NEW PORT RICHEY — These women share a powerful bond: The men in their lives were Marines, many of whom served in Vietnam. Even all these years later, they remember what it feels like to have a loved one thousands of miles away in a war zone.
So the members of the Marine Corps League Auxiliary Holiday Unit 130 gather once a month to send off care packages to members of the military stationed overseas — many of whom they don't even know.
"I just felt like I really need do so something," said Kitty Golden, who was the mastermind of the first care package delivery in 2007.
Her husband, Roger, who is the commandant for the Marine Corps League Detachment 567, served two tours in Vietnam. He told her how much he enjoyed receiving care packages from his family, but that he noticed others in his unit never received anything.
It was then that she thought of sending care packages to troops serving abroad now. The first funds were compiled after selling Valentine cut-outs for $2. After about $280 came together, Golden said she went to the store and bought things like cheese, crackers, tuna, toothbrushes and combs and shipped away only five boxes.
Karen Musial, senior vice president of the auxiliary, said it is hard to rack up the money for the shipping and buying of supplies, but they somehow manage to make it happen.
"People have just been very supportive of our cause," she said. The torch to run the care package activity was handed to her about two years ago. The team presented Musial in April with the first "Auxiliary Member of the Year" award for her hard work and dedication to the project.
The members, who can only be a part of the auxiliary if they are married or related by blood to a Marine, not only reach out to the members of the military in harm's way, but they are also involved with activities at the James Haley Veterans Hospital in Tampa and the Baldomero Lopez State Veterans Nursing Home in Land O'Lakes. They assist the Marine Corps League with the Toys for Tots Program and The Operation Little Angel program, among other local charities.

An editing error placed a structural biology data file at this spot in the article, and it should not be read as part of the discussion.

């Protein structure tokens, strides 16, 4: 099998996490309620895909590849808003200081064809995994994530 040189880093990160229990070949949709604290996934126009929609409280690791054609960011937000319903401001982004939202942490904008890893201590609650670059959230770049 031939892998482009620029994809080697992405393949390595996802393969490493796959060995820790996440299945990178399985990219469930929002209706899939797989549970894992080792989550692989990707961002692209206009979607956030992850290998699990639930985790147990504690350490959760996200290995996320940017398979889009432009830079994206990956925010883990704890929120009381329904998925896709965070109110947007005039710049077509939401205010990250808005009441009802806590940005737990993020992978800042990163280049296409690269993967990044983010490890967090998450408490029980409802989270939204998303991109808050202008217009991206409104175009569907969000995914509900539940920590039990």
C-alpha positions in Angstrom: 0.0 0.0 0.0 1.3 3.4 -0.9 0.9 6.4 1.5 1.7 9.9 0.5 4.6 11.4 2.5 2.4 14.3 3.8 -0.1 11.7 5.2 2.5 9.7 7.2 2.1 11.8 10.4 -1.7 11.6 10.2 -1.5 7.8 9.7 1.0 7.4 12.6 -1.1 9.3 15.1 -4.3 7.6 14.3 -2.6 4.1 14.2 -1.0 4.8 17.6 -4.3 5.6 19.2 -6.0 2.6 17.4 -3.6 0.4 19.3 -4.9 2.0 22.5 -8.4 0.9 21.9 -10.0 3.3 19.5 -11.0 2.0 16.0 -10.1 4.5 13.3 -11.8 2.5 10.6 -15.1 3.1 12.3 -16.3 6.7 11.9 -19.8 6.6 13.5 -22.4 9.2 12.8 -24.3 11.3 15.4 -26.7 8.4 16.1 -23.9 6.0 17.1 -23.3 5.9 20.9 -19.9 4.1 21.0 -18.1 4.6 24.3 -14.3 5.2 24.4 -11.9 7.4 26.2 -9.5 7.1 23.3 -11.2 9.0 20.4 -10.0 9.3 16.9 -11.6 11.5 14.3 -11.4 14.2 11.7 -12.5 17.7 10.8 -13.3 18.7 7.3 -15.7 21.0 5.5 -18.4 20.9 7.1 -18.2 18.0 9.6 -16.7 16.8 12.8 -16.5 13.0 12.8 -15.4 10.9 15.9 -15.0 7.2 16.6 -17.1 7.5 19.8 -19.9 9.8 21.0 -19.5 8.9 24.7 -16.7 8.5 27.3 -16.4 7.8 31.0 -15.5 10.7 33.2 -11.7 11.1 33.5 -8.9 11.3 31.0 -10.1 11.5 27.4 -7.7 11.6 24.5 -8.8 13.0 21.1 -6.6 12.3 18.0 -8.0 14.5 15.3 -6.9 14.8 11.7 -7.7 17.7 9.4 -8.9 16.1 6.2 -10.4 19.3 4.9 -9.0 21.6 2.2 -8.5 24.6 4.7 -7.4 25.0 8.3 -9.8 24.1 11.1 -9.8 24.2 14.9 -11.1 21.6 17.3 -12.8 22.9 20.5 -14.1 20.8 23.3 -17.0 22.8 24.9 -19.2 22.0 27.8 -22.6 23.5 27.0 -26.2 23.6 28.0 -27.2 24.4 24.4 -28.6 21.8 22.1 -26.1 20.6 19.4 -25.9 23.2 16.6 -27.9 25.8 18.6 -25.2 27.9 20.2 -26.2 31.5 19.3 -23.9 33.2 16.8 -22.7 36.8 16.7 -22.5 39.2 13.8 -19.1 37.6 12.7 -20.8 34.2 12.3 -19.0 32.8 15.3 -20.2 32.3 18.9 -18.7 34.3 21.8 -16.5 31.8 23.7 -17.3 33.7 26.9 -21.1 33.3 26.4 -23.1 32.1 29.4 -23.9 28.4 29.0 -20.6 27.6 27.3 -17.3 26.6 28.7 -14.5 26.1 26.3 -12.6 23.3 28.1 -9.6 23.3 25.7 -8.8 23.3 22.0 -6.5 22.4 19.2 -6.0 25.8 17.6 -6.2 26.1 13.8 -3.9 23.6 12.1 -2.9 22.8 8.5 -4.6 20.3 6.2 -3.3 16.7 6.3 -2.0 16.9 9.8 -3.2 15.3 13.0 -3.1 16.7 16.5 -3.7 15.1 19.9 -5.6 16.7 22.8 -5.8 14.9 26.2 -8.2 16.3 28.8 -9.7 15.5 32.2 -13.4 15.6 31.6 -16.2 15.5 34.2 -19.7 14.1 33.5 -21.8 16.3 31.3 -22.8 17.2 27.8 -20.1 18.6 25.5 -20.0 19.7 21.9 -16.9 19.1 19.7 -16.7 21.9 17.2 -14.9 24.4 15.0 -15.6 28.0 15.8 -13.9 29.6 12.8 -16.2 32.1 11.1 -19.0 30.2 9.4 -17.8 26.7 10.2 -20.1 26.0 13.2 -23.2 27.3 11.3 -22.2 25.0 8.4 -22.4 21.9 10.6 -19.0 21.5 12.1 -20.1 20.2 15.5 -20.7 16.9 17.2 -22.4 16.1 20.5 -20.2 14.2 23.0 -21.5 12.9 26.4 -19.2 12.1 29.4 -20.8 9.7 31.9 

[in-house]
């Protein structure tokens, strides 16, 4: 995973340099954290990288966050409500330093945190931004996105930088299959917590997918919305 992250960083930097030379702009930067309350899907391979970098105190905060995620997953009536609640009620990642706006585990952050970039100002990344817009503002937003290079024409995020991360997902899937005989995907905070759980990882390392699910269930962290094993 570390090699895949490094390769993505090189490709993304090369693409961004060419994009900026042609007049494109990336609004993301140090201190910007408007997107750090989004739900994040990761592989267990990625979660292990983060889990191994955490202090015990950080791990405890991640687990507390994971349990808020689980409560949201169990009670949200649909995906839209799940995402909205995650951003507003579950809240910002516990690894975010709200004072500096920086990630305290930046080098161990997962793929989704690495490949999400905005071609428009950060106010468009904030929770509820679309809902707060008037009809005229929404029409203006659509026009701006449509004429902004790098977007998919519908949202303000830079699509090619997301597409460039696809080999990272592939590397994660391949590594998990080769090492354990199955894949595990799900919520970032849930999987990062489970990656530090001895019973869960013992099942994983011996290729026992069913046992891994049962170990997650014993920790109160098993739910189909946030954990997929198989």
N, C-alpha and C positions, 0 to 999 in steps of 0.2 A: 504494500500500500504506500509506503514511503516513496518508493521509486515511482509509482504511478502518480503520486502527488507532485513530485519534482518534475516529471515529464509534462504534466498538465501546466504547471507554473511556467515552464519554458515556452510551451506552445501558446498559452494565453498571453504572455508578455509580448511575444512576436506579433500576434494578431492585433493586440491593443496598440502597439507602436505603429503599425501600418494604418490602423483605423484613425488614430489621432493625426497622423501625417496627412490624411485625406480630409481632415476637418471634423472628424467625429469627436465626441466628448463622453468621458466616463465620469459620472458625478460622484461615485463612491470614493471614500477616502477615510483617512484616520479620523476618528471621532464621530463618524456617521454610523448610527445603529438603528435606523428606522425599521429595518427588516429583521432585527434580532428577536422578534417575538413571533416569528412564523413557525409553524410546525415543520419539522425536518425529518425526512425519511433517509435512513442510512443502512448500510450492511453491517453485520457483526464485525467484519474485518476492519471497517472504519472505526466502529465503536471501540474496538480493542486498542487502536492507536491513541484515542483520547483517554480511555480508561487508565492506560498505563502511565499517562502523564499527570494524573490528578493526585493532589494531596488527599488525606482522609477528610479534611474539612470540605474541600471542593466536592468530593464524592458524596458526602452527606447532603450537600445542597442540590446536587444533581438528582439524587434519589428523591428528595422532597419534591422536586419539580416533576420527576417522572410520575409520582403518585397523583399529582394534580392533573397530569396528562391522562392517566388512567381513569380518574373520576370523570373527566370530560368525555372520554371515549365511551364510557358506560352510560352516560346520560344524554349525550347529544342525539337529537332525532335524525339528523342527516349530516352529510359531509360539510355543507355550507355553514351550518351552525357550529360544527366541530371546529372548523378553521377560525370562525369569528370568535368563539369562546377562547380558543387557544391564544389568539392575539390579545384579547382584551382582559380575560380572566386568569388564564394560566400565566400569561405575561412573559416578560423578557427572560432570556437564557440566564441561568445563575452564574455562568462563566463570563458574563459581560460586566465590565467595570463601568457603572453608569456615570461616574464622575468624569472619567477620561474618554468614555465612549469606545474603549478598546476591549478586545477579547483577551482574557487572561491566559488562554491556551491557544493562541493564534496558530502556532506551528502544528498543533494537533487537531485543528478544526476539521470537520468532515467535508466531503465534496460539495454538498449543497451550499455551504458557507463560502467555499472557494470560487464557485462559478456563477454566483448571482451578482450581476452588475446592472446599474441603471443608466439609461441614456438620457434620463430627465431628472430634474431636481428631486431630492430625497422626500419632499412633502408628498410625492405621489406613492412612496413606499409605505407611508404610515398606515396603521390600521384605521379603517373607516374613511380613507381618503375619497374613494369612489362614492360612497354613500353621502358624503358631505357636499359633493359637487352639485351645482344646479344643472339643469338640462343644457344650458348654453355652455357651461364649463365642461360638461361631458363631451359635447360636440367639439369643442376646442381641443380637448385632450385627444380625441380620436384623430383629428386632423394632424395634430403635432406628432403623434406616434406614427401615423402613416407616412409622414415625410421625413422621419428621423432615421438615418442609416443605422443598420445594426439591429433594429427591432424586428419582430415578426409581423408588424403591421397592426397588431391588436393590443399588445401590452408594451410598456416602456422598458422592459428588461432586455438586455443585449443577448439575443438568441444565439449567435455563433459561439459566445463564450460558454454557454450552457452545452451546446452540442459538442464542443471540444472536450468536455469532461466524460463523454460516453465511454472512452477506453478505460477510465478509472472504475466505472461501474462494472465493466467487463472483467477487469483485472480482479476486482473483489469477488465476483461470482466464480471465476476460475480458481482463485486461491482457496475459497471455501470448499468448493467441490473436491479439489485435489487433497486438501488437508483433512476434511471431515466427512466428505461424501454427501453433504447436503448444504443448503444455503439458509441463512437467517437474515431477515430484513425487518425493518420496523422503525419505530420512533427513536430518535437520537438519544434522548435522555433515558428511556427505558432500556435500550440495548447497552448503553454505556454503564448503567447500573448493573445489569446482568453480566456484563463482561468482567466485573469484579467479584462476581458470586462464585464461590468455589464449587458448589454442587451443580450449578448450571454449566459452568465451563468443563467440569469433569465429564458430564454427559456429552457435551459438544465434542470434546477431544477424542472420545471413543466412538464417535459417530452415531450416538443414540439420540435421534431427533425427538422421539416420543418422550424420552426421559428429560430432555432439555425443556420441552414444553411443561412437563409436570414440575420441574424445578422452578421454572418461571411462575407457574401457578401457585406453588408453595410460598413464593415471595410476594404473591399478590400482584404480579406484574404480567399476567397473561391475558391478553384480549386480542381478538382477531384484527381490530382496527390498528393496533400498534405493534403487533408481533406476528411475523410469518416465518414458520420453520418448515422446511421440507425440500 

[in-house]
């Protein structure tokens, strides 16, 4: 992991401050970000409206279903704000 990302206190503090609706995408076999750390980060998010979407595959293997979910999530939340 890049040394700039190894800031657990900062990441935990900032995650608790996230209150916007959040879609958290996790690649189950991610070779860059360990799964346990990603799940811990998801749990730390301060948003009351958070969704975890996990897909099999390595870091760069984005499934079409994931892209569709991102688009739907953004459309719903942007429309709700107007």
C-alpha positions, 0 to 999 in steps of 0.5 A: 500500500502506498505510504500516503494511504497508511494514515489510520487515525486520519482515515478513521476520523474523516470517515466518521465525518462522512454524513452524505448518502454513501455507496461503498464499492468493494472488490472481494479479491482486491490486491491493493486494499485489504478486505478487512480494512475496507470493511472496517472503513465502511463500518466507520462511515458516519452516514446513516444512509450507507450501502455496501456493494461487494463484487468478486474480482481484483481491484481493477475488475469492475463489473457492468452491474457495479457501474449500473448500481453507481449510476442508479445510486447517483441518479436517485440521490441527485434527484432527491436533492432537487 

But the care packages are a monthly effort. About a dozen women spend a few hours packing about 10 12- by 12-inch U.S. Postal Service boxes that ship overseas for $12.95 apiece.
Donations from the community helped keep the deliveries going. But Musial said she wishes they could send more.
Each box is addressed to a Marine or soldier whose name appears on a website of an organization supporting overseas troops. Most recipients are men, but occasionally the group picks a woman's name or receives a special request for women's items.
The ladies go shopping at places like Dollar General and buy everything from coffee, beef jerky, peanut butter to all sorts of hygiene products.
Every box shipped now includes a Marine Corps flag along with a special note thanking them for their service.
Musial said the most expensive, but among the most needed products, is masking tape. Many soldiers are living in desert areas, so they often wrap their wrists and ankles in tape so the sand doesn't make its way underneath their uniforms.
Evelyn Joppa, president of the auxiliary, said it feels so nice when they hear back from a soldier or Marine saying how thankful they are for what they are doing. They often e-mail the group and attach pictures of them opening the care packages, or even write a letter.
"But we can't thank them enough for protecting us," Joppa said. "We will continue doing this for as long as we can."
Jacqueline Baylon can be reached at firstname.lastname@example.org or at (727) 869-6247.